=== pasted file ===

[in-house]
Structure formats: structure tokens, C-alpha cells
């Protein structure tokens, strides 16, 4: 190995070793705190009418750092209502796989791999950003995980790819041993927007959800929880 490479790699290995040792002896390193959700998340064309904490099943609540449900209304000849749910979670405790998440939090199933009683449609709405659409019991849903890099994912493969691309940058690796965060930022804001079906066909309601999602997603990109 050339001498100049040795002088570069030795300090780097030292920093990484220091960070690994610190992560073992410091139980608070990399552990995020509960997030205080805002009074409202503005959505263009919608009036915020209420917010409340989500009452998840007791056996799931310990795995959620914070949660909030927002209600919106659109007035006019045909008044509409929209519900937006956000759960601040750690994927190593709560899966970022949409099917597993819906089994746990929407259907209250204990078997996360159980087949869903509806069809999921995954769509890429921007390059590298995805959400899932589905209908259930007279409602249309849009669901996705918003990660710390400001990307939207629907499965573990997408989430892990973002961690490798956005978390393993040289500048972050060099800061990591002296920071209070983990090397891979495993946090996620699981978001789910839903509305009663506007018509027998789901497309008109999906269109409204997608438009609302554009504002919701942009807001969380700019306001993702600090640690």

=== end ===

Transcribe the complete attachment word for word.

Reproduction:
[in-house]
Structure formats: structure tokens, C-alpha cells
């Protein structure tokens, strides 16, 4: 190995070793705190009418750092209502796989791999950003995980790819041993927007959800929880 490479790699290995040792002896390193959700998340064309904490099943609540449900209304000849749910979670405790998440939090199933009683449609709405659409019991849903890099994912493969691309940058690796965060930022804001079906066909309601999602997603990109 050339001498100049040795002088570069030795300090780097030292920093990484220091960070690994610190992560073992410091139980608070990399552990995020509960997030205080805002009074409202503005959505263009919608009036915020209420917010409340989500009452998840007791056996799931310990795995959620914070949660909030927002209600919106659109007035006019045909008044509409929209519900937006956000759960601040750690994927190593709560899966970022949409099917597993819906089994746990929407259907209250204990078997996360159980087949869903509806069809999921995954769509890429921007390059590298995805959400899932589905209908259930007279409602249309849009669901996705918003990660710390400001990307939207629907499965573990997408989430892990973002961690490798956005978390393993040289500048972050060099800061990591002296920071209070983990090397891979495993946090996620699981978001789910839903509305009663506007018509027998789901497309008109999906269109409204997608438009609302554009504002919701942009807001969380700019306001993702600090640690």